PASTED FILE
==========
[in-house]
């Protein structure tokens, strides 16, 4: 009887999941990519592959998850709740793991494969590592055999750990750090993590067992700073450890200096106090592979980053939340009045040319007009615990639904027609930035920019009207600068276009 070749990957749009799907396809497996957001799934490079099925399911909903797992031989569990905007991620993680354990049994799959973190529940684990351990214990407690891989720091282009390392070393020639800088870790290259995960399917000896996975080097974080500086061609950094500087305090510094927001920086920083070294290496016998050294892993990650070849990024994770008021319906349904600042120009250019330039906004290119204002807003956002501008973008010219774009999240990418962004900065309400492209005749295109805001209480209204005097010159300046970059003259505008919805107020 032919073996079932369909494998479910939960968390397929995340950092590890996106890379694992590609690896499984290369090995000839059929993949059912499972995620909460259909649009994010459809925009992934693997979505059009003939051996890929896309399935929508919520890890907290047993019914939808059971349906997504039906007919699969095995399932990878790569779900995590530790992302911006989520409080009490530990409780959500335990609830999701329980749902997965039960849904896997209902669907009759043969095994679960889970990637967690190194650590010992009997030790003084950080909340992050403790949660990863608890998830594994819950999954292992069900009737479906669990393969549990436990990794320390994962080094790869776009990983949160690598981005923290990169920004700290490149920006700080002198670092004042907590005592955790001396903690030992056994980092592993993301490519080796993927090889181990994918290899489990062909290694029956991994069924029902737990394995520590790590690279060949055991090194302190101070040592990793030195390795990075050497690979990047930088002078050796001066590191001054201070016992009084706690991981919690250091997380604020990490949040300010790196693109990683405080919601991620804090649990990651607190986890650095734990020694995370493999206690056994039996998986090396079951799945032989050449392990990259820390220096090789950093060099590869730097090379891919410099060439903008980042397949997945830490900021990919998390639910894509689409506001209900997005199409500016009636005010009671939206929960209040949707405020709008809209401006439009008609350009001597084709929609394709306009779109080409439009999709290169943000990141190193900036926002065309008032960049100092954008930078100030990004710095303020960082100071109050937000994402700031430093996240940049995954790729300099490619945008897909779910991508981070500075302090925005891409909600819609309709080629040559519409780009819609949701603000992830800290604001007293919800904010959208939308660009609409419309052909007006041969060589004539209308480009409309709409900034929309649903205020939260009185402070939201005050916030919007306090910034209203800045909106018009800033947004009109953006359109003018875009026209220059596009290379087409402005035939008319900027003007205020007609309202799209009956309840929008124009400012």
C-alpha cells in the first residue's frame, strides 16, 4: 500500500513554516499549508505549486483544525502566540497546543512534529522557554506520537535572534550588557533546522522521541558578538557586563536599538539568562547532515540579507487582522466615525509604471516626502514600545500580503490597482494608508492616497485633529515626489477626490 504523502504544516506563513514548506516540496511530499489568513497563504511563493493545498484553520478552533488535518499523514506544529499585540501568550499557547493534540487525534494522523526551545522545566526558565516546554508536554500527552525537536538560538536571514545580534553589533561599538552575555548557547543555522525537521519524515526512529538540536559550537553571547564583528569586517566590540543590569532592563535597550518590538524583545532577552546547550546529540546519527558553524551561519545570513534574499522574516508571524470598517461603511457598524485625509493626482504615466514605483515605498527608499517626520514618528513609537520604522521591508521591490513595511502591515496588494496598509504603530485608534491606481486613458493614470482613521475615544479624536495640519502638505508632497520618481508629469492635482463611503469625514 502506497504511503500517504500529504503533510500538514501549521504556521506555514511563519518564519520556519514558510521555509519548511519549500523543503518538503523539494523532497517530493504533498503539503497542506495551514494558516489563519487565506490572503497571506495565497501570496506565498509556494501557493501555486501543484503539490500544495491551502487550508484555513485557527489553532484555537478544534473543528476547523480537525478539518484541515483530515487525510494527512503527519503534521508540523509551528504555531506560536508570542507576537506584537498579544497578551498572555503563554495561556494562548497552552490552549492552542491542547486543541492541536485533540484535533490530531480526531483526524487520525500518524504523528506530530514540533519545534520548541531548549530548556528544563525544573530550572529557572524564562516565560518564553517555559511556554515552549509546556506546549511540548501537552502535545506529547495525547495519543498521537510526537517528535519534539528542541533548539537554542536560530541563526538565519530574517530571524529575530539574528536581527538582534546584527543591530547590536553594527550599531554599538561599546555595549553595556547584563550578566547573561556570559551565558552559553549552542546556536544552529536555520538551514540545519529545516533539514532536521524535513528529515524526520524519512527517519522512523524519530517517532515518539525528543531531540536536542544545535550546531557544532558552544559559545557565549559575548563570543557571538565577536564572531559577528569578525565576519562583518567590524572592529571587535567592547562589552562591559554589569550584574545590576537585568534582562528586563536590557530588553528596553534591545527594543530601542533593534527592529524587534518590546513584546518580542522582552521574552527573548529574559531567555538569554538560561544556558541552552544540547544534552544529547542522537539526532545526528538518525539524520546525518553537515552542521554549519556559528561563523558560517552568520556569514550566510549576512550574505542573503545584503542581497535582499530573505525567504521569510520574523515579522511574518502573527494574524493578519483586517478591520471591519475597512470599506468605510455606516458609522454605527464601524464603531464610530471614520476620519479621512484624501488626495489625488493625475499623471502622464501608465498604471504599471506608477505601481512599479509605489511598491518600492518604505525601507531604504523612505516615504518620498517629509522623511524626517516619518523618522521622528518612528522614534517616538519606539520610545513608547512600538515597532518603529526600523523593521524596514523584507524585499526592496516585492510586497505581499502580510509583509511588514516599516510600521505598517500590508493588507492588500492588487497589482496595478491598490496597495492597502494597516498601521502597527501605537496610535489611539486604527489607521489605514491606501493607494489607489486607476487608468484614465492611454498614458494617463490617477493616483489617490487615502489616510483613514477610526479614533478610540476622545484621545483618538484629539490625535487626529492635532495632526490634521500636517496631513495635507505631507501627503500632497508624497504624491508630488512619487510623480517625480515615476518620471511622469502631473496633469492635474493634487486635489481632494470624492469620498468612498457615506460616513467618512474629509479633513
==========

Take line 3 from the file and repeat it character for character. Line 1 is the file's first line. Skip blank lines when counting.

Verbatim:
C-alpha cells in the first residue's frame, strides 16, 4: 500500500513554516499549508505549486483544525502566540497546543512534529522557554506520537535572534550588557533546522522521541558578538557586563536599538539568562547532515540579507487582522466615525509604471516626502514600545500580503490597482494608508492616497485633529515626489477626490 504523502504544516506563513514548506516540496511530499489568513497563504511563493493545498484553520478552533488535518499523514506544529499585540501568550499557547493534540487525534494522523526551545522545566526558565516546554508536554500527552525537536538560538536571514545580534553589533561599538552575555548557547543555522525537521519524515526512529538540536559550537553571547564583528569586517566590540543590569532592563535597550518590538524583545532577552546547550546529540546519527558553524551561519545570513534574499522574516508571524470598517461603511457598524485625509493626482504615466514605483515605498527608499517626520514618528513609537520604522521591508521591490513595511502591515496588494496598509504603530485608534491606481486613458493614470482613521475615544479624536495640519502638505508632497520618481508629469492635482463611503469625514 502506497504511503500517504500529504503533510500538514501549521504556521506555514511563519518564519520556519514558510521555509519548511519549500523543503518538503523539494523532497517530493504533498503539503497542506495551514494558516489563519487565506490572503497571506495565497501570496506565498509556494501557493501555486501543484503539490500544495491551502487550508484555513485557527489553532484555537478544534473543528476547523480537525478539518484541515483530515487525510494527512503527519503534521508540523509551528504555531506560536508570542507576537506584537498579544497578551498572555503563554495561556494562548497552552490552549492552542491542547486543541492541536485533540484535533490530531480526531483526524487520525500518524504523528506530530514540533519545534520548541531548549530548556528544563525544573530550572529557572524564562516565560518564553517555559511556554515552549509546556506546549511540548501537552502535545506529547495525547495519543498521537510526537517528535519534539528542541533548539537554542536560530541563526538565519530574517530571524529575530539574528536581527538582534546584527543591530547590536553594527550599531554599538561599546555595549553595556547584563550578566547573561556570559551565558552559553549552542546556536544552529536555520538551514540545519529545516533539514532536521524535513528529515524526520524519512527517519522512523524519530517517532515518539525528543531531540536536542544545535550546531557544532558552544559559545557565549559575548563570543557571538565577536564572531559577528569578525565576519562583518567590524572592529571587535567592547562589552562591559554589569550584574545590576537585568534582562528586563536590557530588553528596553534591545527594543530601542533593534527592529524587534518590546513584546518580542522582552521574552527573548529574559531567555538569554538560561544556558541552552544540547544534552544529547542522537539526532545526528538518525539524520546525518553537515552542521554549519556559528561563523558560517552568520556569514550566510549576512550574505542573503545584503542581497535582499530573505525567504521569510520574523515579522511574518502573527494574524493578519483586517478591520471591519475597512470599506468605510455606516458609522454605527464601524464603531464610530471614520476620519479621512484624501488626495489625488493625475499623471502622464501608465498604471504599471506608477505601481512599479509605489511598491518600492518604505525601507531604504523612505516615504518620498517629509522623511524626517516619518523618522521622528518612528522614534517616538519606539520610545513608547512600538515597532518603529526600523523593521524596514523584507524585499526592496516585492510586497505581499502580510509583509511588514516599516510600521505598517500590508493588507492588500492588487497589482496595478491598490496597495492597502494597516498601521502597527501605537496610535489611539486604527489607521489605514491606501493607494489607489486607476487608468484614465492611454498614458494617463490617477493616483489617490487615502489616510483613514477610526479614533478610540476622545484621545483618538484629539490625535487626529492635532495632526490634521500636517496631513495635507505631507501627503500632497508624497504624491508630488512619487510623480517625480515615476518620471511622469502631473496633469492635474493634487486635489481632494470624492469620498468612498457615506460616513467618512474629509479633513